The passage of House Bill 3460 (still awaiting Governor Kitzhaber’s signature), establishing licensed and regulated medical cannabis dispensaries, capped off an amazing legislative session for the Oregon cannabis community. While ending cannabis prohibition for all adults, as proposed under House Bill 3371, seemed to dominate most of the headlines, less-controversial cannabis law reforms were able to fly under the radar and pass, usually with bipartisan support. The Oregon Legislature added PTSD as a qualifying condition under the Oregon Medical Marijuana Program (OMMP), stopped taking away driver’s licenses for under an ounce convictions and decreased penalties for both unauthorized possession and cultivation of cannabis.
Hopefully, the Oregon Legislature, as they have signaled, will lead on the need to establish a regulated cannabis supply system for all adults by referring out HB 3371, or something similar, to Oregon voters during the February 2014 session. If not, cannabis law reform advocates are poised to gather signatures and place a legalization measure on the November 2014 ballot.
New Approach Washington successfully placed Initiative 502 on the ballot. The legalization measure garnered more votes than President Barack Obama in November 2012 and allows adults over 21 to legally possess one ounce of cannabis and it decriminalize the production of industrial hemp. A provision that establishes a per se DUI penalty for cannabis use does concern cannabis activists.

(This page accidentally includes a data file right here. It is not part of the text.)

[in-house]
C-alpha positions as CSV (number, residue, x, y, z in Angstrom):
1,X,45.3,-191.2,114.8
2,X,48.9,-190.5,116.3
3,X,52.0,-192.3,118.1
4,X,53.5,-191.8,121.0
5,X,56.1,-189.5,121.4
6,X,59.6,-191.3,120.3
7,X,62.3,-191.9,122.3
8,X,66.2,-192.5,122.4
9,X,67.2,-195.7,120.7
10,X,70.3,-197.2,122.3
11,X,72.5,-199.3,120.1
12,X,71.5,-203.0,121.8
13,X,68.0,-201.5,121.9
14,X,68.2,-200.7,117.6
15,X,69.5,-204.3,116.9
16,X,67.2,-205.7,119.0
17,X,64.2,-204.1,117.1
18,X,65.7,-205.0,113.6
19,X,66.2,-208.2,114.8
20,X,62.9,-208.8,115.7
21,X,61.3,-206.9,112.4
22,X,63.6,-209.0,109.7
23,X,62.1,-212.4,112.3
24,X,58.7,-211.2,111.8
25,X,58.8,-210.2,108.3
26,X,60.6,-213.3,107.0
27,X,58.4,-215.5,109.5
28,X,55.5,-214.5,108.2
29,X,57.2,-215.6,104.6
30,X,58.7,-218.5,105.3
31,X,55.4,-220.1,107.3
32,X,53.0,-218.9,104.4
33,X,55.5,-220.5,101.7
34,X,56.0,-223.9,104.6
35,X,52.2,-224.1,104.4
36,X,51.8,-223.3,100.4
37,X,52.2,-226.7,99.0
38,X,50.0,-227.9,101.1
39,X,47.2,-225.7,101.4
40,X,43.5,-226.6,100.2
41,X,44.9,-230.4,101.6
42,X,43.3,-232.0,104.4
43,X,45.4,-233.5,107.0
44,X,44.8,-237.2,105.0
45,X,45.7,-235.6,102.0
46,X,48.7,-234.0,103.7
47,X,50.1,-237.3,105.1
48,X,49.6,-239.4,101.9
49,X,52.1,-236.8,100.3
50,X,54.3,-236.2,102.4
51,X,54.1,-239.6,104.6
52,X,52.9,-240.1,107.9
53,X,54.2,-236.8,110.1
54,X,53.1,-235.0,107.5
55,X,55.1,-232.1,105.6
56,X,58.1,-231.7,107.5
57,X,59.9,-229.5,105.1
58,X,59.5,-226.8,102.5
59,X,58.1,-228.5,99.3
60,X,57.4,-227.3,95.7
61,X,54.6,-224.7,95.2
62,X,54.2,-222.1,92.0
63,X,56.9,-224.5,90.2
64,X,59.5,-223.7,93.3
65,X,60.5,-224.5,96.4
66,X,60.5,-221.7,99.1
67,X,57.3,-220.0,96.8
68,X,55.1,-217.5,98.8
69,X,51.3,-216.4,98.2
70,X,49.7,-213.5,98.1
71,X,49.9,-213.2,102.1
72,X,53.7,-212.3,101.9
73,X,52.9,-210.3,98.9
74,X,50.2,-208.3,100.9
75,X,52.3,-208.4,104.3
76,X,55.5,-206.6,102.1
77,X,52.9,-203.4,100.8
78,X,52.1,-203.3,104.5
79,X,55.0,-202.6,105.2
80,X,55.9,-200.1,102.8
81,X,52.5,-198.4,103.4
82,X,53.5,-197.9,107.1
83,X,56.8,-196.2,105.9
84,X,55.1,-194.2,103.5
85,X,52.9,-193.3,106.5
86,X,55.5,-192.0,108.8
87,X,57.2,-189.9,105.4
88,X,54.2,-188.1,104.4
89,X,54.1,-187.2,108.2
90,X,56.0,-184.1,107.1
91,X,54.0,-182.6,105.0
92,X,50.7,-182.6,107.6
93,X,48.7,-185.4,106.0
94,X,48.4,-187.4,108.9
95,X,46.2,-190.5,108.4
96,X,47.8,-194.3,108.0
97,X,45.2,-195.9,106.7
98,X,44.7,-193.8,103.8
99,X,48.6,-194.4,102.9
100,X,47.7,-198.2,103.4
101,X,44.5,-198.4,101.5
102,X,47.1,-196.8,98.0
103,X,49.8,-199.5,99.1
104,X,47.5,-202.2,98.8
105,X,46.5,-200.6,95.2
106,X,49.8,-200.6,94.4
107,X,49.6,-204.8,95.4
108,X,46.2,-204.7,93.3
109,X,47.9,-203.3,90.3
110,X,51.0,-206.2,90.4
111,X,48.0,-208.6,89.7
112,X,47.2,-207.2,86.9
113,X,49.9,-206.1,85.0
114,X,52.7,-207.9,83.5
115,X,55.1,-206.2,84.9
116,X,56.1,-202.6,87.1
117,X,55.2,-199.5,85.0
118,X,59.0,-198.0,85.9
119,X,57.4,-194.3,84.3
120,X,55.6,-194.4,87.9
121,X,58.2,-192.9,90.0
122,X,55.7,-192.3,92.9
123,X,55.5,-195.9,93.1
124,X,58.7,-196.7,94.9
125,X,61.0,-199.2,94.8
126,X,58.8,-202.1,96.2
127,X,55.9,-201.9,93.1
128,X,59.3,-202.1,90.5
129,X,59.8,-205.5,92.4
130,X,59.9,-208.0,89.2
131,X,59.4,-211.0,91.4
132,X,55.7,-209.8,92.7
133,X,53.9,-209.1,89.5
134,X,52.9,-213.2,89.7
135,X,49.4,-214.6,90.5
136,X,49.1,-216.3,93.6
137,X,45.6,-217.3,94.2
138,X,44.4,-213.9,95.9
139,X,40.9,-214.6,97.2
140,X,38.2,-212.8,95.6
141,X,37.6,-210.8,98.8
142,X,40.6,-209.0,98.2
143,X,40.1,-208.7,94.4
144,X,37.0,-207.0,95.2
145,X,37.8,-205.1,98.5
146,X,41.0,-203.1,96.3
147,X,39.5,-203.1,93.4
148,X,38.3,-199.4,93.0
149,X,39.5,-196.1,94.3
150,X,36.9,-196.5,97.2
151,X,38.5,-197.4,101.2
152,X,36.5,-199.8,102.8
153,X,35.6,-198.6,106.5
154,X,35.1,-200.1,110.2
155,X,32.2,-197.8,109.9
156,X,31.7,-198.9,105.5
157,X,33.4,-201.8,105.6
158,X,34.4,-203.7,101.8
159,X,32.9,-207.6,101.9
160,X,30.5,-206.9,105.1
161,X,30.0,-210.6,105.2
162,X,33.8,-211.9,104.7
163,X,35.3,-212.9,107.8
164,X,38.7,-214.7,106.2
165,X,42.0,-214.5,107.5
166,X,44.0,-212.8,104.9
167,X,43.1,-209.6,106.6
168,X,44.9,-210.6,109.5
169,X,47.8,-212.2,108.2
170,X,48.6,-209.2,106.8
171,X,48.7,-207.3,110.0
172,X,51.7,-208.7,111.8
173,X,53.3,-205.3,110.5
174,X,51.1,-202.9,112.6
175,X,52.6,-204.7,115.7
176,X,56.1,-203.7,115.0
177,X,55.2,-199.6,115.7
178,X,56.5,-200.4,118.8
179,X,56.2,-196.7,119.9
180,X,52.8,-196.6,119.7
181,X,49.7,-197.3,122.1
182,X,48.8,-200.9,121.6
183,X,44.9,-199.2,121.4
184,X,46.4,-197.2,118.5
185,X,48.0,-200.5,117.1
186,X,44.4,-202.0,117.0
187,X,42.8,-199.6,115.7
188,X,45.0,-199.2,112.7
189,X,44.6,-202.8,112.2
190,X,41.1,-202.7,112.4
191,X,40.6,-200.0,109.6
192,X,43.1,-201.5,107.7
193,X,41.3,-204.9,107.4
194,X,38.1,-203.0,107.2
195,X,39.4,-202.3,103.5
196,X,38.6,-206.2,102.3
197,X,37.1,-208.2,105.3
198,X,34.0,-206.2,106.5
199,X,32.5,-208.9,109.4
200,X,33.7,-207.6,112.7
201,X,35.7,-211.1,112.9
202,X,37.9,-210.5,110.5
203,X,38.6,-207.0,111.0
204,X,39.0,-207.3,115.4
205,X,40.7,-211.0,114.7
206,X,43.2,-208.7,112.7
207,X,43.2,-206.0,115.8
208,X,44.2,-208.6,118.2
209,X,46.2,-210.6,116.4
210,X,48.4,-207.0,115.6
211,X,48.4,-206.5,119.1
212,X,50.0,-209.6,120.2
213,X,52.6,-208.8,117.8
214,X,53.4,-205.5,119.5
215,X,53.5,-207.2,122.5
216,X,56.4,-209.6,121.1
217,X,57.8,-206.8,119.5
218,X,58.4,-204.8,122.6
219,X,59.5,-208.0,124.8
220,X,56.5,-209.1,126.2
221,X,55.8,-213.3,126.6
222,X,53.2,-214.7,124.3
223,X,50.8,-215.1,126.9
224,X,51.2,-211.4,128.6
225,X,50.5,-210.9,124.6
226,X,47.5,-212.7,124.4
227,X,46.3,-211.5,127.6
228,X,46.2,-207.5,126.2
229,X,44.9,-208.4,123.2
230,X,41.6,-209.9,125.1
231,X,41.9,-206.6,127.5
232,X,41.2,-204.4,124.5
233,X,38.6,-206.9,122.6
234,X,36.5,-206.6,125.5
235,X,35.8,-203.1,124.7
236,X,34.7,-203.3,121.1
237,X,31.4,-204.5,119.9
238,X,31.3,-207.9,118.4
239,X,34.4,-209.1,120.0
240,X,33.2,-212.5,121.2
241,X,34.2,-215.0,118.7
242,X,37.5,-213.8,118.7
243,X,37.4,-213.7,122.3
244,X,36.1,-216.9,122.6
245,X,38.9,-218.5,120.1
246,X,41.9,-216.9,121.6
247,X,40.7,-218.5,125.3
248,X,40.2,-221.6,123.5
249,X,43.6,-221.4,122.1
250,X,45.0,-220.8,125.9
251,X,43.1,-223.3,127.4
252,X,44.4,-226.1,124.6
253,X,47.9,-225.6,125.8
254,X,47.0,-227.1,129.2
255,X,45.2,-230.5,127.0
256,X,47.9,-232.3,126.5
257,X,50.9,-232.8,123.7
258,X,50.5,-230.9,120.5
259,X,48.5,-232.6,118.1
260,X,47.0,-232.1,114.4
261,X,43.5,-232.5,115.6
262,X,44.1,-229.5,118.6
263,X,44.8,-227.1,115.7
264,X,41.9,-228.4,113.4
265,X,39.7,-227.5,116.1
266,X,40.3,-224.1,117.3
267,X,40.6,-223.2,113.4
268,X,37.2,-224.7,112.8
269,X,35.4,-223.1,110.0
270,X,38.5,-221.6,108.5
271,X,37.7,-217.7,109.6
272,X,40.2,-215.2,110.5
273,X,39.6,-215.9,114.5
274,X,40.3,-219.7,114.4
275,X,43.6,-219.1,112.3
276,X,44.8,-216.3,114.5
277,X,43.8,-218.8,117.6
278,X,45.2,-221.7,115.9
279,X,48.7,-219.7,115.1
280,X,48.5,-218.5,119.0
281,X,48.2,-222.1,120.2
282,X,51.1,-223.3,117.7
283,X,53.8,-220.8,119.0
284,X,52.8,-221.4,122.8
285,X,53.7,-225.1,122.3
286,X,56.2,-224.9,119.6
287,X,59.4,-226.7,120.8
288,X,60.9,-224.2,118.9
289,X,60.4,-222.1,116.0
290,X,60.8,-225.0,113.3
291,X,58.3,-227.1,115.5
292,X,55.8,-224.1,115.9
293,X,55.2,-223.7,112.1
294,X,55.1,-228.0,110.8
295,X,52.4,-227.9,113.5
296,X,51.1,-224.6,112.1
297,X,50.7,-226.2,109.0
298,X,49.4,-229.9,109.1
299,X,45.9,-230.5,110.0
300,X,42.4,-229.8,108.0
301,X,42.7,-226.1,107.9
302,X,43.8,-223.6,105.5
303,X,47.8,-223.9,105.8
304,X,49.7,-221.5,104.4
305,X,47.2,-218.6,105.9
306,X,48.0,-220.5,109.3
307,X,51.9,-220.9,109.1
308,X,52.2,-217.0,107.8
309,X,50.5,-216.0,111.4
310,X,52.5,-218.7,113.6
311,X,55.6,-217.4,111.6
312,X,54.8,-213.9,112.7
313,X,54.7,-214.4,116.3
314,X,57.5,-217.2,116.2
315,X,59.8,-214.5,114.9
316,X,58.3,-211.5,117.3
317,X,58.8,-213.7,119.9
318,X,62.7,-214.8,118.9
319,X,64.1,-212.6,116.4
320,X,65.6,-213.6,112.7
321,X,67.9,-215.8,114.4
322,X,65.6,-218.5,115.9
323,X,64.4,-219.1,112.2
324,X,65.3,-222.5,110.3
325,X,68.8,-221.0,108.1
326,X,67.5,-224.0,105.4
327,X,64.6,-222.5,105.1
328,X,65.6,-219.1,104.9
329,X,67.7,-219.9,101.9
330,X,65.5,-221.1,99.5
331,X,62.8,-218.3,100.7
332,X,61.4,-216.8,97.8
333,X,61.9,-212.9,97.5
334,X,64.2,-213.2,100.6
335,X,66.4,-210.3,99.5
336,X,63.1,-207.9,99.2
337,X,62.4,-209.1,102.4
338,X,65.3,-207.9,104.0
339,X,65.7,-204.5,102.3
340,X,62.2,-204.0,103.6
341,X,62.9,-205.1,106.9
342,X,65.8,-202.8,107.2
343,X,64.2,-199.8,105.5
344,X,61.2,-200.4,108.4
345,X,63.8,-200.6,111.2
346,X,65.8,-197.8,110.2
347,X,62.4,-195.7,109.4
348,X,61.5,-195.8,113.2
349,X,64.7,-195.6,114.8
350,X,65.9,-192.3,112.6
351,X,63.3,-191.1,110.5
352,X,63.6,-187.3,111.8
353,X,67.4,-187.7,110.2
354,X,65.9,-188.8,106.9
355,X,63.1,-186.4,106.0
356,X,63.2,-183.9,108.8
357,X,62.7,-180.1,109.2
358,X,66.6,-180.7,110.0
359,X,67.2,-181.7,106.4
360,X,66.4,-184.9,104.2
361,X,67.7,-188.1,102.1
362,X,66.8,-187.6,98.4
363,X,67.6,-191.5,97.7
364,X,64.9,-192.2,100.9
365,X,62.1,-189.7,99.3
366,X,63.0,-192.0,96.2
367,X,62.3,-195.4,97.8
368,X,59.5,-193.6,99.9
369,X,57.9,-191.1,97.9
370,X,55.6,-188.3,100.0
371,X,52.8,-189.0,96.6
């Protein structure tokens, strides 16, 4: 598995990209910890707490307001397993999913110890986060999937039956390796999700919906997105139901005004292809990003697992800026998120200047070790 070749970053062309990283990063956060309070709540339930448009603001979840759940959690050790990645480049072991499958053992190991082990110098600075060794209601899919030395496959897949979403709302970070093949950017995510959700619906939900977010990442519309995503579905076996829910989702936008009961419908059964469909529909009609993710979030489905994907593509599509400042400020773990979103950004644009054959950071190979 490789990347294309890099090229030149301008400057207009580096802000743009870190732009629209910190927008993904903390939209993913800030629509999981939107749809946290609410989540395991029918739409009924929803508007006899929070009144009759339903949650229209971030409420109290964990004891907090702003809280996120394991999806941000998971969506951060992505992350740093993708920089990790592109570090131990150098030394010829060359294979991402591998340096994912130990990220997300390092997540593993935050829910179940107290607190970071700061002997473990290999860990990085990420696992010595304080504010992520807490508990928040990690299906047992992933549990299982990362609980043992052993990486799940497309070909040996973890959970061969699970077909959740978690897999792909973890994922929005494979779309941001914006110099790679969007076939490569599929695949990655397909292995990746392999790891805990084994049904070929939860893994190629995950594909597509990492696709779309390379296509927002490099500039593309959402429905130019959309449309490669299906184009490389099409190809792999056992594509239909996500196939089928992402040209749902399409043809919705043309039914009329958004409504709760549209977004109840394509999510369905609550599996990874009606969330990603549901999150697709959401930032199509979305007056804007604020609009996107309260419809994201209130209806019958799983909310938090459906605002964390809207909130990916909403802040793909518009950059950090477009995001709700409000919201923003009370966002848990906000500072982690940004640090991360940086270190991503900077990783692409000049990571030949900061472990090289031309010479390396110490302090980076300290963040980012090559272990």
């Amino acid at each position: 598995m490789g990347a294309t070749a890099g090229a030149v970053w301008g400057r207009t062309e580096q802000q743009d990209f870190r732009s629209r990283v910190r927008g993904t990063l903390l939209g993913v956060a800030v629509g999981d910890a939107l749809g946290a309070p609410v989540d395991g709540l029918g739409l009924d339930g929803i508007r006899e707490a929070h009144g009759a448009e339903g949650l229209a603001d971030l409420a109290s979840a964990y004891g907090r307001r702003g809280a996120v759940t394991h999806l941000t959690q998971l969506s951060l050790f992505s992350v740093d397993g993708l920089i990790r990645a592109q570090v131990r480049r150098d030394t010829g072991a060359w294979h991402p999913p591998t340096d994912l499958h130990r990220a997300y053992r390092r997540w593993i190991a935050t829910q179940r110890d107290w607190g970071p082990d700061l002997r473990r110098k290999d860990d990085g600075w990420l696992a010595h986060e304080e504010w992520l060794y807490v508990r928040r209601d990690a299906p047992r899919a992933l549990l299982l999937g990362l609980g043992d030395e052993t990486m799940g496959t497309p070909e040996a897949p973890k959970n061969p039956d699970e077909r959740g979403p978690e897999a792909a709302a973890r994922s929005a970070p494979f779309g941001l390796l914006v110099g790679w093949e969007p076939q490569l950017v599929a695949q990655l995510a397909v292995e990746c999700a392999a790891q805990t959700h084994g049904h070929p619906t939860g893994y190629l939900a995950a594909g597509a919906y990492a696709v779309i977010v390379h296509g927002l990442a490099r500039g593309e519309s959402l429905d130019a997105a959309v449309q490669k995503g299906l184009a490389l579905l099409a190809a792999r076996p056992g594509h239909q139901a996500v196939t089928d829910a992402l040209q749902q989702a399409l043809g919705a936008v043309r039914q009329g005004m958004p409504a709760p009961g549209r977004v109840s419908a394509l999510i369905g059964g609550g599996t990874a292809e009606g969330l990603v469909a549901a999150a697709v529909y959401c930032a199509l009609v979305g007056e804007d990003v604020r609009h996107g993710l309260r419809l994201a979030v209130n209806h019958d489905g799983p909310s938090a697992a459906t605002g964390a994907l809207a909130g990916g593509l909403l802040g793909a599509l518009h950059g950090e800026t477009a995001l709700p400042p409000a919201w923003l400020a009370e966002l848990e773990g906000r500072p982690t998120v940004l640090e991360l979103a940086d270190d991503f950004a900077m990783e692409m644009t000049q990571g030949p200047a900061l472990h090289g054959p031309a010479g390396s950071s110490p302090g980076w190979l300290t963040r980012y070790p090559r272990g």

Campaign to Regulate Marijuana Like Alcohol‘s initiative passed with a strong majority in 2012. The legalization measure allows adults to possess up to an ounce of cannabis and cultivate up to 6 plants. The measure also allows for the cultivation, processing, and sale of industrial hemp and a few brave, patriotic farmers have already started hemp plots.
Show-Me Cannabis Regulation helped pass a cannabis decriminalization measure in St. Louis and is still working on a measure in Springfield. SMCR is aiming to place a legalization measure on the ballot in 2016, if not 2014.
Alaska cannabis law reform activists are working to gather the 30,000 signatures to place a legalization measure on the 2014 primary ballot.
The Portland City Council will consider a measure to allow adults to possess up to 2.5 ounces of cannabis. If the council doesn’t pass the measure, the proposal will go before Portland voters.